Charles “Chick” (BSCE ’72) and Lisa Gregg, UF Alumni Association life members, were vacationing in Colorado with their friend and partner, Mark Neubauer, when news of Hurricane Dorian’s imminent landfall reached them. Very quickly, their carefree vacation turned into a tense long weekend glued to the Weather Channel, waiting to learn the fate of the Abaco Islands and their inhabitants. The catastrophe affected Chick, Lisa and Mark directly, as they are the owners of Air Unlimited, a luxury airline service in Sanford, Florida, that offers scheduled flights to Marsh Harbor and Treasure Cay on Great Abaco as well as charter flights throughout the Bahamas and the southeastern United States. Chick and Mark started the airline after both had retired, turning their love of flying into a thriving regional business.
When Category 5 Hurricane Dorian arrived at the islands on September 1 and remained almost stationary over the area until September 3, the 185-mph winds, torrential rain, and storm surges devastated the Abacos and other areas of the Bahamas, leaving nearly 70,000 people homeless, most without food, water or shelter. As the dreaded news of a major impact caused by Dorian started pouring in, the Greggs and Neubauer began making plans on how to help the devastated island, a skill for which engineers are well trained. Using WhatsApp, they began contacting friends and members of their business community. Overnight, their luxury planes turned into cargo carriers. Their airport hangar and warehouse filled with donations from local people. Within a day and a half of the storm’s passing, Neubauer traveled to the Abacos via helicopter to assess the situation. The partners quickly realized that, while relief efforts were critical, rescue operations would also play an important role in their efforts.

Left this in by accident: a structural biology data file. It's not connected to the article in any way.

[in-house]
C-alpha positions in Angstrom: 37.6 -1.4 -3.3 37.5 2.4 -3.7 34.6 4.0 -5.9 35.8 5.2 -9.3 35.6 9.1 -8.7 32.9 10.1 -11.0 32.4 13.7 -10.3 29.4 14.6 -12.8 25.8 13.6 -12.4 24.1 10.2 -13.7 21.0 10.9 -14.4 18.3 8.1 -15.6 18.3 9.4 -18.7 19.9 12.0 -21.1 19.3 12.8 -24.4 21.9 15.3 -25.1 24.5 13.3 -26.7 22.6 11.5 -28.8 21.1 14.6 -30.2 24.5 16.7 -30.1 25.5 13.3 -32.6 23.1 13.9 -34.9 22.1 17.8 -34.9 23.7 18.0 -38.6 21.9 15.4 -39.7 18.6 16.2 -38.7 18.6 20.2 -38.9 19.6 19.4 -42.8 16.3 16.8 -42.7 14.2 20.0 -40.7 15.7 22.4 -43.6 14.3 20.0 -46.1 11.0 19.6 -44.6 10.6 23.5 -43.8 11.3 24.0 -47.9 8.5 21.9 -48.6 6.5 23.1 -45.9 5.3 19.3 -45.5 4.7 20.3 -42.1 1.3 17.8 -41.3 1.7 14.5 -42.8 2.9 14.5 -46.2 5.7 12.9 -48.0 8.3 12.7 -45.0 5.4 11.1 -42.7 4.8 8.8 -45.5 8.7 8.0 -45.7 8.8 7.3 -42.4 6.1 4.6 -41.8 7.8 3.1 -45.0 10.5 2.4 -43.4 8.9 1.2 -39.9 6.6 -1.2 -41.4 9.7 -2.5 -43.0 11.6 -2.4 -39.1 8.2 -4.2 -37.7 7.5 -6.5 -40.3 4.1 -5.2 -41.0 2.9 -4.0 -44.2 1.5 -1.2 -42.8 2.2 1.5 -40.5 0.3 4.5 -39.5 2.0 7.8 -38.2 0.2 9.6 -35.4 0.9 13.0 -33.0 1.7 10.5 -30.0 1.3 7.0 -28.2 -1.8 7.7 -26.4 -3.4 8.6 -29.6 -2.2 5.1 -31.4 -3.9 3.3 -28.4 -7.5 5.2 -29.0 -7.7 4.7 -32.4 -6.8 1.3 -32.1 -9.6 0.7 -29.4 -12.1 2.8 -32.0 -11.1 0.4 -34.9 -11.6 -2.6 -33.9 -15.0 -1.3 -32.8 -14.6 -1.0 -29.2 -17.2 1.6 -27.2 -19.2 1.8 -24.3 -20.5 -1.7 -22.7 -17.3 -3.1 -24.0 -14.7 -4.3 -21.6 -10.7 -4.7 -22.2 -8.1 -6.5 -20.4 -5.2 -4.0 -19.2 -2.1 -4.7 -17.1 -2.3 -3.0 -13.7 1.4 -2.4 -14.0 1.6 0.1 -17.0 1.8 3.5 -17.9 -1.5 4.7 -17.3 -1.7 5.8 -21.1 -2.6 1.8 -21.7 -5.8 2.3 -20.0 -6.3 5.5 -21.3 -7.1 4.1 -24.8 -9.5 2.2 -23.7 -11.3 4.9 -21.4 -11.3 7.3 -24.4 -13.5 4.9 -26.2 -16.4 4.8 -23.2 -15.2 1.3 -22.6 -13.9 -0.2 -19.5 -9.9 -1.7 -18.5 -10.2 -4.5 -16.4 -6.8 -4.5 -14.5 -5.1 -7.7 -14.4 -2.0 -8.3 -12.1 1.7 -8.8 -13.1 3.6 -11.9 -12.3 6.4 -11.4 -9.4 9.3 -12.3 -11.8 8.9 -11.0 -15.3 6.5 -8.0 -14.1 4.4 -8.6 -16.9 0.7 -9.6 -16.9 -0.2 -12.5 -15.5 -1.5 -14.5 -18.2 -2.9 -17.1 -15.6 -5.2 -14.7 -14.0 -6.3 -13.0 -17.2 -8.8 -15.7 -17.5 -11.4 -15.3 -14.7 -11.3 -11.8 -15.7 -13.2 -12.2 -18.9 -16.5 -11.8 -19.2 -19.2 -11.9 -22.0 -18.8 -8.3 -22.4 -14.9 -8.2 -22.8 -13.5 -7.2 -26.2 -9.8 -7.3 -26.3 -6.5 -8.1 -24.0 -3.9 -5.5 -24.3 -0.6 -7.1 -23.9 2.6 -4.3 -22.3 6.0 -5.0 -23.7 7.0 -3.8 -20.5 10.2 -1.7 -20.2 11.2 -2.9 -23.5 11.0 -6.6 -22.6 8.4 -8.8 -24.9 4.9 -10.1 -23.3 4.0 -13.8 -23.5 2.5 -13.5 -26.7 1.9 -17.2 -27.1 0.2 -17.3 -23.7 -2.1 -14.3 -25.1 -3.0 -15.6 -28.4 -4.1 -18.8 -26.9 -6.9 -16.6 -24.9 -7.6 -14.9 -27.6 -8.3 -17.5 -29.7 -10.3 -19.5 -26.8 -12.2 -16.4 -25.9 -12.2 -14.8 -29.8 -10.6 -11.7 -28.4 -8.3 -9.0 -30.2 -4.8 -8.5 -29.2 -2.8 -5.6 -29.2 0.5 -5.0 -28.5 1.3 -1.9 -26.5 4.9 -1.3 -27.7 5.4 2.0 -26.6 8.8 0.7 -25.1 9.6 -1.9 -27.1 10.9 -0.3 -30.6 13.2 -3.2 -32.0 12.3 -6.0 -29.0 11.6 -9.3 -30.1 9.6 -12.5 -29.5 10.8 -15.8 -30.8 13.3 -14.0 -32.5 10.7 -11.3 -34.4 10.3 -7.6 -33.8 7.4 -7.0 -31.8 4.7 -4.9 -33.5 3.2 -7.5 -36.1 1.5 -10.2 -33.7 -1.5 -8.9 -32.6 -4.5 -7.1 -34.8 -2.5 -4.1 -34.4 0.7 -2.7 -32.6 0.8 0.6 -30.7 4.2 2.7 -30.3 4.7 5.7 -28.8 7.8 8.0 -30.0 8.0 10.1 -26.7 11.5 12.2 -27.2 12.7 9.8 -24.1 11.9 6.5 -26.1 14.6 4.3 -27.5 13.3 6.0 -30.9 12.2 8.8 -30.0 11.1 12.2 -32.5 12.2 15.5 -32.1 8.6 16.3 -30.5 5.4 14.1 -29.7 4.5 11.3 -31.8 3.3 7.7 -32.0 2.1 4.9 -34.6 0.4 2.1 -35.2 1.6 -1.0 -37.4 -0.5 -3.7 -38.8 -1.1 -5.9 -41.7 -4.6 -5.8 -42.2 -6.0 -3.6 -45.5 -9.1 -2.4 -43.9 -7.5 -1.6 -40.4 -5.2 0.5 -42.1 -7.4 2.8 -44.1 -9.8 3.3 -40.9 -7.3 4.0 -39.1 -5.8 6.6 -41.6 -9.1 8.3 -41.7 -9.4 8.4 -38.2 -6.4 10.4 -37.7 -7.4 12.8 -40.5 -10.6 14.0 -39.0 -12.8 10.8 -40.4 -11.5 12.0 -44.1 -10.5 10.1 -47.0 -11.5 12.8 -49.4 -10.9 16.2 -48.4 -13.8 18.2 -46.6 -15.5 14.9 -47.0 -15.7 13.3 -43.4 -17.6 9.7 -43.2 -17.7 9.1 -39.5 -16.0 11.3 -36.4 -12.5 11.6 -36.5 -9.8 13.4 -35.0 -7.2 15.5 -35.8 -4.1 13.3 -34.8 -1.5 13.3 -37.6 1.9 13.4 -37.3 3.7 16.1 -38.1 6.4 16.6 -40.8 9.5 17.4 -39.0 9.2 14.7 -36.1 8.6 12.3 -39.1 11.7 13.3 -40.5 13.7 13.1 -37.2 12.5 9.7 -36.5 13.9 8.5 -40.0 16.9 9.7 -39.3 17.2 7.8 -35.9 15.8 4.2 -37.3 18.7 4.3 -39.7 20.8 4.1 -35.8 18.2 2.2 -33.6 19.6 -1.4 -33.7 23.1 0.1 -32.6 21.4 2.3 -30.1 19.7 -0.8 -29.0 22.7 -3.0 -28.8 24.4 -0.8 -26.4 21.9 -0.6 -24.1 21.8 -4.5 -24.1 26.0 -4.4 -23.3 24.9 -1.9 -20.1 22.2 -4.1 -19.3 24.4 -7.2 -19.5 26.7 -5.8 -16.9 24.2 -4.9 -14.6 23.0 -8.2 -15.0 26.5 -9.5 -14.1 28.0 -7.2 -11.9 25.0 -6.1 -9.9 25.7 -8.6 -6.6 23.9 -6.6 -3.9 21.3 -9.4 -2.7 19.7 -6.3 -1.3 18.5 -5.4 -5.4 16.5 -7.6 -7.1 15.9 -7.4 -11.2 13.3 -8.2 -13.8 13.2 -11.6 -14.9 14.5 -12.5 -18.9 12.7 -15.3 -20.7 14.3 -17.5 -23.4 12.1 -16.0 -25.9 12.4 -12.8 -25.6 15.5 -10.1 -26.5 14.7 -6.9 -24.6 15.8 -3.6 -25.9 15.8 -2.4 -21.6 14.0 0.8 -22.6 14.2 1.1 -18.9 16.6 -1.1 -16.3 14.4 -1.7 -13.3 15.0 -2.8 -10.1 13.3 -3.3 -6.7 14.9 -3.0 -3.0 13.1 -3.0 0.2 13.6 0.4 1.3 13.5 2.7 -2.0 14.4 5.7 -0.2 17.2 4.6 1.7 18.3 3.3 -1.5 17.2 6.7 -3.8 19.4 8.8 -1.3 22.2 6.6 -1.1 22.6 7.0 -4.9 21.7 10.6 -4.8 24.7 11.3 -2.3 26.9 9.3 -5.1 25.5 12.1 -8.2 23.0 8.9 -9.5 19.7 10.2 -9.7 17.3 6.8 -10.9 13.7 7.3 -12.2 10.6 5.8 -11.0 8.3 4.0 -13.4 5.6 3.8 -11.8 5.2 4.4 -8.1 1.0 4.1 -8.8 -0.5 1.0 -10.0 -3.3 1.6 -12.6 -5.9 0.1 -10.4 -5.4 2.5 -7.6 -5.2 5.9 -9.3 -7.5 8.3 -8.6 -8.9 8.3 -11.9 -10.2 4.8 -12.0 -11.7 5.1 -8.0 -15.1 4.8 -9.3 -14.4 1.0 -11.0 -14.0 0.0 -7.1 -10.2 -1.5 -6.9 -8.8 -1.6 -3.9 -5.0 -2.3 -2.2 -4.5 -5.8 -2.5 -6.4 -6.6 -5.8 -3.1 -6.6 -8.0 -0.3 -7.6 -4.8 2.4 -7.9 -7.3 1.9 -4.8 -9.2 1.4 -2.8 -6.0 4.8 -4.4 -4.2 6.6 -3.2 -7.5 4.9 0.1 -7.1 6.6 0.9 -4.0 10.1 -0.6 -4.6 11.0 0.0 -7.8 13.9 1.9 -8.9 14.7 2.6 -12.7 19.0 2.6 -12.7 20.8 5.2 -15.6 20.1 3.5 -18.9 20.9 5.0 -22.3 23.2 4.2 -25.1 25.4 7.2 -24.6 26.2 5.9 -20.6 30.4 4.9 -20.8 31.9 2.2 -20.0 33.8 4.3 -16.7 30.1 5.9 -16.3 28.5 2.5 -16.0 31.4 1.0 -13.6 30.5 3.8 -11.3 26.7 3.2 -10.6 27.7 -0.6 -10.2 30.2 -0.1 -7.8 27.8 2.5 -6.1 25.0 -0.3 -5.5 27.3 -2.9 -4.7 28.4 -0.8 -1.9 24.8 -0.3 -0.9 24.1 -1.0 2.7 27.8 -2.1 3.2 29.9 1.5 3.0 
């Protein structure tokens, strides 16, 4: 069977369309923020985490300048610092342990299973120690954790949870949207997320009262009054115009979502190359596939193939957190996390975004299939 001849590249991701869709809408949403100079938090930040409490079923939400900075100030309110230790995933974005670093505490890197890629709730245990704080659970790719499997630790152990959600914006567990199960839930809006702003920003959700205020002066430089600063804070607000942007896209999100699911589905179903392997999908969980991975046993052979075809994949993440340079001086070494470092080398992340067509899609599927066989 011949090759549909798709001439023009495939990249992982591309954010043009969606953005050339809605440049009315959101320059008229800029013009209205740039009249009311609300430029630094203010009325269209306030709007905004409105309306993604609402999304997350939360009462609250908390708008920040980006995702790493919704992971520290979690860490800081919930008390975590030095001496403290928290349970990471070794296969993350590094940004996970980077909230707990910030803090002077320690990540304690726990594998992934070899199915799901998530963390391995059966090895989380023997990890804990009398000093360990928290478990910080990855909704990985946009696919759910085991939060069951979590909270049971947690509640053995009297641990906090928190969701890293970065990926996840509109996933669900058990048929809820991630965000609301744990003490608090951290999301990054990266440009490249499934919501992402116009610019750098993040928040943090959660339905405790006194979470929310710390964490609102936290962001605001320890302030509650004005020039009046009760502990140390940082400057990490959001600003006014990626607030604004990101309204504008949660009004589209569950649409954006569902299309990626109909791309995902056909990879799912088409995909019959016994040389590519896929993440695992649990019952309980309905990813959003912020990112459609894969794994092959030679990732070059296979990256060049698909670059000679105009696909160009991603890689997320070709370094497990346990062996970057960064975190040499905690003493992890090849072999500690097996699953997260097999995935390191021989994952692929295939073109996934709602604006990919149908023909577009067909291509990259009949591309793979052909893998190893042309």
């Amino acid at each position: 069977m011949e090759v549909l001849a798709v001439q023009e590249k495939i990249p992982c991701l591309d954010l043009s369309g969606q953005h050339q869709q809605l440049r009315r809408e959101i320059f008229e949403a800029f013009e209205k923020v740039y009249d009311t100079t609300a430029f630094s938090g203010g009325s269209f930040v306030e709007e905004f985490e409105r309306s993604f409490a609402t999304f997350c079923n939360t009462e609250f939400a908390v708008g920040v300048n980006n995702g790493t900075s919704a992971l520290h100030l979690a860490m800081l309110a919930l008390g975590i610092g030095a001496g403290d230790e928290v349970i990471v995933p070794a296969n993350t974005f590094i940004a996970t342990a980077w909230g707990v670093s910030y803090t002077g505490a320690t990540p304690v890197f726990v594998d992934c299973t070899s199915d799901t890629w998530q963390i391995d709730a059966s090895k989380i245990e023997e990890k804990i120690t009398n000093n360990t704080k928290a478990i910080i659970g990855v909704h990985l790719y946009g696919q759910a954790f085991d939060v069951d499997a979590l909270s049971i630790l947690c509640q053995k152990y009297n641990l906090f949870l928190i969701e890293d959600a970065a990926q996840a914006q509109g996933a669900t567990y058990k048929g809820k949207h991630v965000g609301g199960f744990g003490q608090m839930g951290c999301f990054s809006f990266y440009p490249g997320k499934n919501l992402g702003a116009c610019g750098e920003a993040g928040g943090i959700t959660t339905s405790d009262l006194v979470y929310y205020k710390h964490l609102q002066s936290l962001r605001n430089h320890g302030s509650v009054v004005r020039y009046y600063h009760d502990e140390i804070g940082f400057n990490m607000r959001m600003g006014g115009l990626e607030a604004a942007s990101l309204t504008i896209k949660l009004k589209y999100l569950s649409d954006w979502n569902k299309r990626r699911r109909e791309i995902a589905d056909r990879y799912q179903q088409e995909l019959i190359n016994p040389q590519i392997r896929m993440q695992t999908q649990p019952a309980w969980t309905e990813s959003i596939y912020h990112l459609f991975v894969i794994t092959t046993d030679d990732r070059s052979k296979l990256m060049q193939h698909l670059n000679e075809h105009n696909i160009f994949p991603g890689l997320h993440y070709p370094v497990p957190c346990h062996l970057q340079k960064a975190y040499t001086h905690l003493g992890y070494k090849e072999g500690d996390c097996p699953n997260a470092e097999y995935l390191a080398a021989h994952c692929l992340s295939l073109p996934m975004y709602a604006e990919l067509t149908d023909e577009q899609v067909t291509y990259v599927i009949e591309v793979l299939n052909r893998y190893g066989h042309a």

The first Air Unlimited planes ferried relief supplies to those staying in the islands but also evacuated people who needed medical attention from the islands to Florida. Florida House Representative Scott Plakon set up an office at the Sanford, FL, hangar, teaming up with Air Unlimited and other members of the Abaco Flight Support group to help organize relief services, supply drops, and to help with the logistics of getting stranded Floridians back home.
After initial flights into Nassau on Grand Bahama, Air Unlimited and other volunteer pilots switched their delivery site to Sandy Point the moment it was cleared, as it was the only functioning airstrip on Abaco after the storm. From there, they used boats to get supplies to the smaller surrounding islands, where inhabitants had beencut off from all outside assistance for almost a week.
On September 6, the Greggs and Neubauer, along with Abaco Flight Support, set up another distribution center at Spanish Wells on the nearby island of Eleuthera, where many more boats were available. When Hurricane Andrew hit Eleuthera in 1992, the Abaconians were of great help to the people of Spanish Wells, and they were happy to return the favor now. The fishermen from Spanish Wells helped distribute supplies and opened their homes to Abaconian refugees to assist them in recovering from the storm. Some of the refugees are already able to sustain themselves and return to their islands. As of November 1, there are 60 Abaconian children enrolled in Spanish Wells schools.